Saturday, January 26, 2013

The Lazy Mom's Guide to Homemade Baby Food

Leave it to me to wait until my third baby to make homemade baby food. Isn't it usually the first born who gets the most effort? Not in our house. He gets better quality food and better quality baby pictures. What can I say, I get better with time.

I have no problem with store bought baby food. It is convenient, inexpensive, and did I mention easy? Both of my girls ate store bought baby food, but never for very long. Once I let them self-feed they were done with purees and onto chopped up fruits and veggies that they enjoyed smearing on their faces.

My only issue this time around was taste. A jar of bananas that has been sitting on a grocery store shelf for who knows how long DOES NOT taste the same as a fresh banana. That's just science. Fresh food tastes better and I know exactly what goes into it and into my baby. I want my dude to know what real food tastes like, and baby food does not taste like real food.

So here I was, third time around, making the decision to feed my baby only healthy, fresh food that I have prepared. He has gotten a little baby oatmeal and yogurt a few times, but those are things I cannot make. Well I guess technically I could in theory make my own yogurt. But I'm not going to.

The first natural step for me in the whole baby food making process was to buy just a little bit extra fresh fruits and vegetables. Sometimes I cook them with the dinner I'm already making, or sometimes I just cook them up especially to puree and feed my dude. Either way I'm not doing much extra cooking. I have to feed him anyway, what is a few more minutes to steam some green beans.

Yesterday I made my dude some green beans and some broccoli.

I started with fresh green beans and diced them into smallish pieces. Right after I took this photo.
Then I steamed them. I happen to have a microwave steamer that I bought at Walmart for $6, but you can steam or cook vegetables anyway you want. This works for me because I can walk away from it and it isn't going to overcook or burn.
I typically cook small portions, so I only bought a handful of fresh green beans. Nobody wants to be eating the same food everyday for a week. After the green beans were cooked I set them out to cool, he wasn't going to be eating them immediately so there was no rush. Not all of the steps have to be done at the same time, this isn't that big of a committment.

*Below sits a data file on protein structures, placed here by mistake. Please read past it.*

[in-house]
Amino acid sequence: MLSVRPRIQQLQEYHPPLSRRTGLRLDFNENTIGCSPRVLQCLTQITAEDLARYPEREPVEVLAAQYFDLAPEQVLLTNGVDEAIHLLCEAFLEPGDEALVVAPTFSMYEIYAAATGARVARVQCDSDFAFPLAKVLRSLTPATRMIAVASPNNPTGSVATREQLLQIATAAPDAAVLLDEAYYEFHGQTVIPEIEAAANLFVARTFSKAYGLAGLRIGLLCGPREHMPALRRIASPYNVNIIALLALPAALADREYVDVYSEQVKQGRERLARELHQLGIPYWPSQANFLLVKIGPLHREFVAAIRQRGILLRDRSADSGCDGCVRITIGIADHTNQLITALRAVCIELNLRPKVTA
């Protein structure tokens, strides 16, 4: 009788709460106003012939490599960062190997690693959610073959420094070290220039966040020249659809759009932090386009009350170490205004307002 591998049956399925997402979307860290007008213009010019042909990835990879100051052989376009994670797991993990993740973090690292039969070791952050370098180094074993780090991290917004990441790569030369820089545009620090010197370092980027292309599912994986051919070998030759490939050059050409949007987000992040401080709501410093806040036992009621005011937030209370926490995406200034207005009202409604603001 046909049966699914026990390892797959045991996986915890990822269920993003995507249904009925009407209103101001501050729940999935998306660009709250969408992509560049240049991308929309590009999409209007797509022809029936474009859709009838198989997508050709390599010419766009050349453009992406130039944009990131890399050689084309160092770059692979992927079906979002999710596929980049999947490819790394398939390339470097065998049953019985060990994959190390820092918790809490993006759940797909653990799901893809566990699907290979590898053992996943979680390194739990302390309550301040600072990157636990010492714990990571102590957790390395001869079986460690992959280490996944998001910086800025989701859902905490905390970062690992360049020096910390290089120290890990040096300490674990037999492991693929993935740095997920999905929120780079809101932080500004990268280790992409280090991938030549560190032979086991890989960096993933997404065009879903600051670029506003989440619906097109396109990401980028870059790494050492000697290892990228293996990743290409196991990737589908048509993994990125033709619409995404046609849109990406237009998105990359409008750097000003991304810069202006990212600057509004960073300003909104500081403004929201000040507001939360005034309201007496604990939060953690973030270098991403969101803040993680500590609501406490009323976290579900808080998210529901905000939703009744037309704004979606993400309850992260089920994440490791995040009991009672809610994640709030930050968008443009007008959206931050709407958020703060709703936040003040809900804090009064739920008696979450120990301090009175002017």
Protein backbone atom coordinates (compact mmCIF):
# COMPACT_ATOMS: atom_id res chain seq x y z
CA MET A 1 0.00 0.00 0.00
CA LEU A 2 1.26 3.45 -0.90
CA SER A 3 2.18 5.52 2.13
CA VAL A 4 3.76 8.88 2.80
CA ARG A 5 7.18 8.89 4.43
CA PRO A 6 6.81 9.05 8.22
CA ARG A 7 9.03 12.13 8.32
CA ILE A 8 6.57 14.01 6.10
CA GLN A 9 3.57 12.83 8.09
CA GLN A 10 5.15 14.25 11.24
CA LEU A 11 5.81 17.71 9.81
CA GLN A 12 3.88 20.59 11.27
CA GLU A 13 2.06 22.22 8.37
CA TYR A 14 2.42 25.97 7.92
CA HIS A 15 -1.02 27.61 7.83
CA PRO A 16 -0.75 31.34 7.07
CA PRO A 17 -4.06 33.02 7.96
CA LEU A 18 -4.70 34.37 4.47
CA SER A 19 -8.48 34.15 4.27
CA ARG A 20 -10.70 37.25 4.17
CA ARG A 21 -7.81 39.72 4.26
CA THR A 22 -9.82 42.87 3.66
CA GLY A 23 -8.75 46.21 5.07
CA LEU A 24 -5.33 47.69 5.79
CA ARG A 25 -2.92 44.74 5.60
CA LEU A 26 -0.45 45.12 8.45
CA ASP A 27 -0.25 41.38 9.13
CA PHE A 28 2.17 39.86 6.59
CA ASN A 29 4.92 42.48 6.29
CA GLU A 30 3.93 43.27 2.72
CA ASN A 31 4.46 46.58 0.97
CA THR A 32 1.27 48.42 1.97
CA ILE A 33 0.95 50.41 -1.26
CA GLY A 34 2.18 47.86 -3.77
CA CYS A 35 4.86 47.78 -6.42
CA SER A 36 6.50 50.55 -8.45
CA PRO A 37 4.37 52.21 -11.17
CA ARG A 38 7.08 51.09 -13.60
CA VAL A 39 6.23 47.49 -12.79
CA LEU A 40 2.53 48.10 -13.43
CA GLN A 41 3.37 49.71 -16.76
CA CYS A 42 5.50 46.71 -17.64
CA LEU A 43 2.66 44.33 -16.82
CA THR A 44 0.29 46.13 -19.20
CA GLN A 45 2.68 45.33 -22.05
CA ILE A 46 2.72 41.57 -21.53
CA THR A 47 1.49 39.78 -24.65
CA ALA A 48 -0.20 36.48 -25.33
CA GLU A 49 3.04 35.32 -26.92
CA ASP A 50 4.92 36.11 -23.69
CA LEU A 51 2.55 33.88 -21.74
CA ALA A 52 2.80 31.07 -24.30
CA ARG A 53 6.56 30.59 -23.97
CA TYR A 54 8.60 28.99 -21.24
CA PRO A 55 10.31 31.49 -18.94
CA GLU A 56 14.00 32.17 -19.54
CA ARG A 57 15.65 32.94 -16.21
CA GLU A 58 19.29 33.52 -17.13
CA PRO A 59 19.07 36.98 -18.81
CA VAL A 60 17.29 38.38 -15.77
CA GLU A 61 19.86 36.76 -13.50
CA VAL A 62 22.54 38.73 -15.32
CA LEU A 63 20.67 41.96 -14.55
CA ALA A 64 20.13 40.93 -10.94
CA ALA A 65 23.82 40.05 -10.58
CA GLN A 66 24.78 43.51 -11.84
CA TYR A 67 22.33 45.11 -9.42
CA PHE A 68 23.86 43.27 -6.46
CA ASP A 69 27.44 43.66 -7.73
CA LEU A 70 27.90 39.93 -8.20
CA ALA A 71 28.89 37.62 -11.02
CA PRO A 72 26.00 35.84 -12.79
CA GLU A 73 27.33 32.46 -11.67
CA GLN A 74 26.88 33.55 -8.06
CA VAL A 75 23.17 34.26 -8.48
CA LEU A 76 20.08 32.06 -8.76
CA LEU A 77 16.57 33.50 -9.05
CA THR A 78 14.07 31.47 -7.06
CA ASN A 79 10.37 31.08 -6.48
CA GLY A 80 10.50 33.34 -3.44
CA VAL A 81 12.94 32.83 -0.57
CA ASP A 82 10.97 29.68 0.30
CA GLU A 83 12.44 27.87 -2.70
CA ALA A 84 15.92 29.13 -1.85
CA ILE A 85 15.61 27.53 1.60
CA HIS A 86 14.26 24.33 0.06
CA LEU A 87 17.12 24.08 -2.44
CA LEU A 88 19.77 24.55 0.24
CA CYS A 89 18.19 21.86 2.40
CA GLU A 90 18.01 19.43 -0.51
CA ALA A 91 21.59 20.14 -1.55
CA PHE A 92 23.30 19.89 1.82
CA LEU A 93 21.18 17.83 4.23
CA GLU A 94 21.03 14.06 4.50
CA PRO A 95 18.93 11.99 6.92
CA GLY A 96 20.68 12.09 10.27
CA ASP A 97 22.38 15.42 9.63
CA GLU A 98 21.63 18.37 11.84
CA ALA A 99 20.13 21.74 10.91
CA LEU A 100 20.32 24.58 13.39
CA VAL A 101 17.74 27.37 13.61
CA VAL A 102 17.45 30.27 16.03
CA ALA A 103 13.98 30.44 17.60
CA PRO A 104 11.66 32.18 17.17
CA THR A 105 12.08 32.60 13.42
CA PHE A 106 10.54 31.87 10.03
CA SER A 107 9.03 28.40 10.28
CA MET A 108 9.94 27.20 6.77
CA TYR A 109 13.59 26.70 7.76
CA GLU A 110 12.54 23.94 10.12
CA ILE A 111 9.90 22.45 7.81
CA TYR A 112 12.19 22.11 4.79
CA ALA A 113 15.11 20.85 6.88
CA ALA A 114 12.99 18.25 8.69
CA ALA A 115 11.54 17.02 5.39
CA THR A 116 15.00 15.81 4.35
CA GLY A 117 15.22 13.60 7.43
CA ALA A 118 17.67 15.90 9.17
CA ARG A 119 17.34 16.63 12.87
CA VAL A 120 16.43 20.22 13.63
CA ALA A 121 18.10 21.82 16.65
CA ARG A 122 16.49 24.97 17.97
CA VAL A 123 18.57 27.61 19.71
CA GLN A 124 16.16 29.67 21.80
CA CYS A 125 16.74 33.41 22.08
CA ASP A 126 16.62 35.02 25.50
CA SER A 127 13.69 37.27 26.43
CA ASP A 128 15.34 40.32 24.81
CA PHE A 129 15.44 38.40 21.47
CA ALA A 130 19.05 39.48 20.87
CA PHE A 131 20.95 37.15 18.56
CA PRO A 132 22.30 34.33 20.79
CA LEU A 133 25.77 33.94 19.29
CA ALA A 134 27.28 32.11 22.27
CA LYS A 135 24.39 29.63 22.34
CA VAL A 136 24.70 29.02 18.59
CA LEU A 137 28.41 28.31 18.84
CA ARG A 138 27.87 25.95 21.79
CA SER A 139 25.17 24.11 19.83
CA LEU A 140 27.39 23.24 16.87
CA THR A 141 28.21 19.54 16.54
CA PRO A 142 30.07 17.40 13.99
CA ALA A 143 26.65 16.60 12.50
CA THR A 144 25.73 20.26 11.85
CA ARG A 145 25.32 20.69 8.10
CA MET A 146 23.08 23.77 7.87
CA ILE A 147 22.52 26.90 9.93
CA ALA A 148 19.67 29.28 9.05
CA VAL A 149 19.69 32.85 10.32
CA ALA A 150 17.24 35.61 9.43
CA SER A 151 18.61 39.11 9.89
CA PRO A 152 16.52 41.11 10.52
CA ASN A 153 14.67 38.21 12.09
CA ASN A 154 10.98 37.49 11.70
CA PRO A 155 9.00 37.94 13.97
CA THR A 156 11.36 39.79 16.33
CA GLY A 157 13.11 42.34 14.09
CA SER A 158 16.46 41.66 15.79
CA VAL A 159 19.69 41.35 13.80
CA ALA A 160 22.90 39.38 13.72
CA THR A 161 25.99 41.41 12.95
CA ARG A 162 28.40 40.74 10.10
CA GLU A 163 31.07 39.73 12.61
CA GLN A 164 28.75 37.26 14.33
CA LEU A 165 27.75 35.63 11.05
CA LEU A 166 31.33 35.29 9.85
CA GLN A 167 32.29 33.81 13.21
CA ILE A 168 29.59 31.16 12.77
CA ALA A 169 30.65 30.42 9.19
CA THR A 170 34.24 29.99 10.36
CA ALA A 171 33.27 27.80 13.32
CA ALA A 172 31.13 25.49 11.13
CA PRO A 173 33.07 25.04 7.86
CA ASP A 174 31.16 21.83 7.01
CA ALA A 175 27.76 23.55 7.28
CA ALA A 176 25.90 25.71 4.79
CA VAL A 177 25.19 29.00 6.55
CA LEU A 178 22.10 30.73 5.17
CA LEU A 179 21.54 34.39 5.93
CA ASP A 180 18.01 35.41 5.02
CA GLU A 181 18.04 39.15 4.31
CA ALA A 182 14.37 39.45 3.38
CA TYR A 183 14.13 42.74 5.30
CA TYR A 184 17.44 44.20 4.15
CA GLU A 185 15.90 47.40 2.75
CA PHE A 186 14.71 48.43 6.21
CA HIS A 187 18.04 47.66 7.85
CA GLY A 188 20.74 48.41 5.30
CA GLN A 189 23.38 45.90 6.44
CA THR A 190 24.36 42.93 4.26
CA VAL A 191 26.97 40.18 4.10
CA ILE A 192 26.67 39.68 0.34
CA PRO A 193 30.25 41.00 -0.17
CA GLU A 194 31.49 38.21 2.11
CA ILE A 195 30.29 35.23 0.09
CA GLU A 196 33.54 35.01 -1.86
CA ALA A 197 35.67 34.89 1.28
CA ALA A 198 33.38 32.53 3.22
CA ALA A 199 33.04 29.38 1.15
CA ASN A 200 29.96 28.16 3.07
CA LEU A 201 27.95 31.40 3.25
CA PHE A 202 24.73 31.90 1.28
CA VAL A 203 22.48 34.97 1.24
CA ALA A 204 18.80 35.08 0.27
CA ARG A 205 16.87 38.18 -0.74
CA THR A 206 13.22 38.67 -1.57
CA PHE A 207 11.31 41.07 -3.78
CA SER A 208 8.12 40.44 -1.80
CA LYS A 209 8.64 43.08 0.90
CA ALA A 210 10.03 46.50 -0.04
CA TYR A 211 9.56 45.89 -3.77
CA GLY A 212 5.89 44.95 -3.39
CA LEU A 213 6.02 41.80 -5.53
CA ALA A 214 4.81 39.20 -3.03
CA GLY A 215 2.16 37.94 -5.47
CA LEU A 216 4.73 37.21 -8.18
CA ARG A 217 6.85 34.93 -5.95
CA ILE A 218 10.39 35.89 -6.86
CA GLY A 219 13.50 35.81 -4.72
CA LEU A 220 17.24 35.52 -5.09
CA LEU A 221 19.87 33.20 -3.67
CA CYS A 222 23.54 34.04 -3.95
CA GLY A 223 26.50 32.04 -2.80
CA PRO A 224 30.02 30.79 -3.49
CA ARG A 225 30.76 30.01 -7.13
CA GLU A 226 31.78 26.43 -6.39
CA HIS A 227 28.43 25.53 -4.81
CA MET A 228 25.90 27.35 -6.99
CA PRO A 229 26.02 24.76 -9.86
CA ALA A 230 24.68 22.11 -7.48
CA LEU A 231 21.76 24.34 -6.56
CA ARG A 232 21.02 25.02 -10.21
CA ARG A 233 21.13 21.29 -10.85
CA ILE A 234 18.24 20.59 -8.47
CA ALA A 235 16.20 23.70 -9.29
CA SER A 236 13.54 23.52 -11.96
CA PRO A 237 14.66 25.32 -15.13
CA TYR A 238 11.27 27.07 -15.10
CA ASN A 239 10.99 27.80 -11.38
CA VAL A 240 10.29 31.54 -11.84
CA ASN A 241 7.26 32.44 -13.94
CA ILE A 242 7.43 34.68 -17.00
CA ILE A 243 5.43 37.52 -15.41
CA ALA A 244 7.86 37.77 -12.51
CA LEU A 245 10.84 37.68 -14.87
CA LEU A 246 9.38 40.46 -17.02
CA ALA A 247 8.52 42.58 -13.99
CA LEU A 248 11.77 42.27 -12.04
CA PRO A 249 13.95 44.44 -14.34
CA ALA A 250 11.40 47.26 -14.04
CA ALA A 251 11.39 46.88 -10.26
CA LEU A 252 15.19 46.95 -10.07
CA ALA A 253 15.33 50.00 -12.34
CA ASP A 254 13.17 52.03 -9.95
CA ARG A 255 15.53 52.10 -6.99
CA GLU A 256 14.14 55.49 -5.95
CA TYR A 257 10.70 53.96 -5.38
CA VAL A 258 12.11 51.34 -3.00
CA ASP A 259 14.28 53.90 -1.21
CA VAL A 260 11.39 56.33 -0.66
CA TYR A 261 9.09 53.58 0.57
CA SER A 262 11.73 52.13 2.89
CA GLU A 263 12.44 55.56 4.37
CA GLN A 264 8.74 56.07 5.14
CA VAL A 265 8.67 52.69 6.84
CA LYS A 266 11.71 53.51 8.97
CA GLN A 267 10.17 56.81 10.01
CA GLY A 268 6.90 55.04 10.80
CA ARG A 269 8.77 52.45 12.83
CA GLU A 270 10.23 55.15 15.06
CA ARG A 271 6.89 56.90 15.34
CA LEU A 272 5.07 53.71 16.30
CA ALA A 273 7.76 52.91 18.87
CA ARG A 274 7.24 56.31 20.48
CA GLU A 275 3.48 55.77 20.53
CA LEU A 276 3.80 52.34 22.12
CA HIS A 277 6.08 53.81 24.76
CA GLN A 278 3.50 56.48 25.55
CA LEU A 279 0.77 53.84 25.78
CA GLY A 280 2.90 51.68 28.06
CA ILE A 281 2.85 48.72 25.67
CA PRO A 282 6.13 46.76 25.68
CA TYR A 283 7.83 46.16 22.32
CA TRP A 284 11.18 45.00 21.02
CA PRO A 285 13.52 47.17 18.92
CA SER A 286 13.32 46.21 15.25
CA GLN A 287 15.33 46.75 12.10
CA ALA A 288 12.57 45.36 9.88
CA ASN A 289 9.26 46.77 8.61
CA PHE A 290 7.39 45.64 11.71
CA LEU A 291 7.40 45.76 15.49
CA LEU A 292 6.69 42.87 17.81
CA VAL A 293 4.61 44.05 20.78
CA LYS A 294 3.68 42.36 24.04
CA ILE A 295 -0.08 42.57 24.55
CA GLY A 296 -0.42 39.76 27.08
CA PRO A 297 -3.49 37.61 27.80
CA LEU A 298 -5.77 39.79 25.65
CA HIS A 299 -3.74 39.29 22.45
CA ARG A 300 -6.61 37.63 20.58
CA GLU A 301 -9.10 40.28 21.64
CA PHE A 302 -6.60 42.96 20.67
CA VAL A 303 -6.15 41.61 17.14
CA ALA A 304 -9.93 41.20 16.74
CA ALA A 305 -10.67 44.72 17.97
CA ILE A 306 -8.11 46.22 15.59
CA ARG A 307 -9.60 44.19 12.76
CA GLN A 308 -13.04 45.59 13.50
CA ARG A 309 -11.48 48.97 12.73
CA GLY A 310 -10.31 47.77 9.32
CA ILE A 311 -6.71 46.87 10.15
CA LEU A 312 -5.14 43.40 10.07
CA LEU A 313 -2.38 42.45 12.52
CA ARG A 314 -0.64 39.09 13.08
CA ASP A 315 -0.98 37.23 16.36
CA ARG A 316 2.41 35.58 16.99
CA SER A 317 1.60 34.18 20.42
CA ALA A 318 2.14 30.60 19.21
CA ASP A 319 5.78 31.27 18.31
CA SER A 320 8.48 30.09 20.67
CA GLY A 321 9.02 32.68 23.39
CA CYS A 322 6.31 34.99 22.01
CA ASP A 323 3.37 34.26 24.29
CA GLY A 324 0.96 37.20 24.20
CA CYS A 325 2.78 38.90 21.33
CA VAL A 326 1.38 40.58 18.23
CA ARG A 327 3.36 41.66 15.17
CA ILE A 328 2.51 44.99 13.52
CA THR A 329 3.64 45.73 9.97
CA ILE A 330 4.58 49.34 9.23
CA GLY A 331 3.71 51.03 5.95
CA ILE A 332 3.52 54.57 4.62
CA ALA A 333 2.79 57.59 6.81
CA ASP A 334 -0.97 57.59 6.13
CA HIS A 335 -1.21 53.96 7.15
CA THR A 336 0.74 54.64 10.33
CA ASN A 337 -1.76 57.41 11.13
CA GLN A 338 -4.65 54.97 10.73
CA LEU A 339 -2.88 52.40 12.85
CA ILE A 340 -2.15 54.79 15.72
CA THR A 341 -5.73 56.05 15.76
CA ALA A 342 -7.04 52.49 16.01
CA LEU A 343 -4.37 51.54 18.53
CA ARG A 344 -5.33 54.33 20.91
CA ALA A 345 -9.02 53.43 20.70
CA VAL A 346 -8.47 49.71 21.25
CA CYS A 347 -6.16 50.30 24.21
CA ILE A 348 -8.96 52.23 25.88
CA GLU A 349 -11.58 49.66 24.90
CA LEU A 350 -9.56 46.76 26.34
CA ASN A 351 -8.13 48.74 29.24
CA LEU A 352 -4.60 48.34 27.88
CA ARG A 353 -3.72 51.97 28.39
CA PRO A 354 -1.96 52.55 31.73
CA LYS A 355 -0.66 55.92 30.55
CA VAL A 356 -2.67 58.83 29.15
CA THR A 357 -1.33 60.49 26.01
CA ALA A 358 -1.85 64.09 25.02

At this point, while the green beans were cooling, I thought Why not randomly switch the vegetable that you are making right now to broccoli? That won't be confusing at all! I had a container of leftover steamed broccoli in the fridge already, so I grabbed that and added it to my to-do list. Sometimes I just cook a little bit extra of dinner so I can make it into food for Witten. See how I do that, save some time since I already had the broccoli?

So out came the broccoli, and out came the food processor. I just have this little food processor, which is an accessory to an immersion blender I have. If you have a bigger one feel free to cook more veggies at once, but small quantities work for me and my baby food processor.
I added about half of my cooked broccoli, and a fair amount of water. That's the secret here, you aren't going to get the texture you want unless you add some water. You are just going to get finely chopped up vegetables. And you don't have to add water to every puree, some foods naturally contain a little bit more water than others.

I initially added about 1-2 tablespoons of water, then pulsed the broccoli a few times and reassessed.

It needed more water, so I ended up using about 1/4 cup more. Then it was pretty smooth, but the nature of broccoli isn't that smooth, it still had a couple stray sprout guys hanging out. That's okay, my baby is older but I would use a smoother fruit or veggie when they're first starting out, depending on what age you start your baby on solids. My girls got baby food at about 4 months, but I didn't start consistently giving it to Witten until 6 months, which is actually what most doctors will recommend.
I took my final product and divided it into small tupperware containers. I put one in the fridge and the rest in the freezer. Alternatively you can freeze it in an ice cube tray or something similar and then freeze individual portions. Food stays fresh in the fridge up to 72 hours, but I would toss it after that to prevent the growth of bacteria. It is also recommended that you not feed a baby directly out of the storage container and then reuse that same container of food on another day. The bacteria from the baby's mouth goes straight from the spoon into their food, and just to be on the safe side I always feed my dude out of a separate bowl. Any food that you store in the freezer will last up to about 3 months, but I make mine in such small batches that it doesn't last that long. If you don't freeze any of your purees you will have to make them more frequently.
In my freezer right now I have broccoli, green beans, and some sweet potatoes. None of these things required more than ten minutes of actual "work" from me and they taste so much better than food from a jar. Not that I want to eat pureed broccoli, but I have a full set of teeth.

There are instances where I feed him non-fruits and veggies, like oatmeal or even yogurt. He loves the yogurt, but it has way more sugar in it than any baby needs so I only give him small amounts at a time. He is a fan though. I only buy brands that don't have high fructose corn syrup and have natural ingredients, babies should eat wholesome, healthy foods.